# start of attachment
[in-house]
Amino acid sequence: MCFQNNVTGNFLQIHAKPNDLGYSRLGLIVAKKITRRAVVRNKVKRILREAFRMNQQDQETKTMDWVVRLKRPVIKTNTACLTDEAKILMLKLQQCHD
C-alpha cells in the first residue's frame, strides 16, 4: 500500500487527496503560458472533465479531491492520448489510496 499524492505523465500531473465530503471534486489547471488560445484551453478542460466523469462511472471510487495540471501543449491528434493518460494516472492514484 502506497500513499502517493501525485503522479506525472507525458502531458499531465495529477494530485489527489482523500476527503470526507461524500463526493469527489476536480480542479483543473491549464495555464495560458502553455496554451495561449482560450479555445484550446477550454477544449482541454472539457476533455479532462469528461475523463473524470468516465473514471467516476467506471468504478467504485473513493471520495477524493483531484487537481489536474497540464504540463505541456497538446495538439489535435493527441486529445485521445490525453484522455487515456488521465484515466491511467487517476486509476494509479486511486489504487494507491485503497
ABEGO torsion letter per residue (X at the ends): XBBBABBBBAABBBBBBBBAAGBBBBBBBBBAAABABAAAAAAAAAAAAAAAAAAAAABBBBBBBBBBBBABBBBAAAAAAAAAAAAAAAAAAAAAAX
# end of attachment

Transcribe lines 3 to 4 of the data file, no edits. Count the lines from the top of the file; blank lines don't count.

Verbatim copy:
C-alpha cells in the first residue's frame, strides 16, 4: 500500500487527496503560458472533465479531491492520448489510496 499524492505523465500531473465530503471534486489547471488560445484551453478542460466523469462511472471510487495540471501543449491528434493518460494516472492514484 502506497500513499502517493501525485503522479506525472507525458502531458499531465495529477494530485489527489482523500476527503470526507461524500463526493469527489476536480480542479483543473491549464495555464495560458502553455496554451495561449482560450479555445484550446477550454477544449482541454472539457476533455479532462469528461475523463473524470468516465473514471467516476467506471468504478467504485473513493471520495477524493483531484487537481489536474497540464504540463505541456497538446495538439489535435493527441486529445485521445490525453484522455487515456488521465484515466491511467487517476486509476494509479486511486489504487494507491485503497
ABEGO torsion letter per residue (X at the ends): XBBBABBBBAABBBBBBBBAAGBBBBBBBBBAAABABAAAAAAAAAAAAAAAAAAAAABBBBBBBBBBBBABBBBAAAAAAAAAAAAAAAAAAAAAAX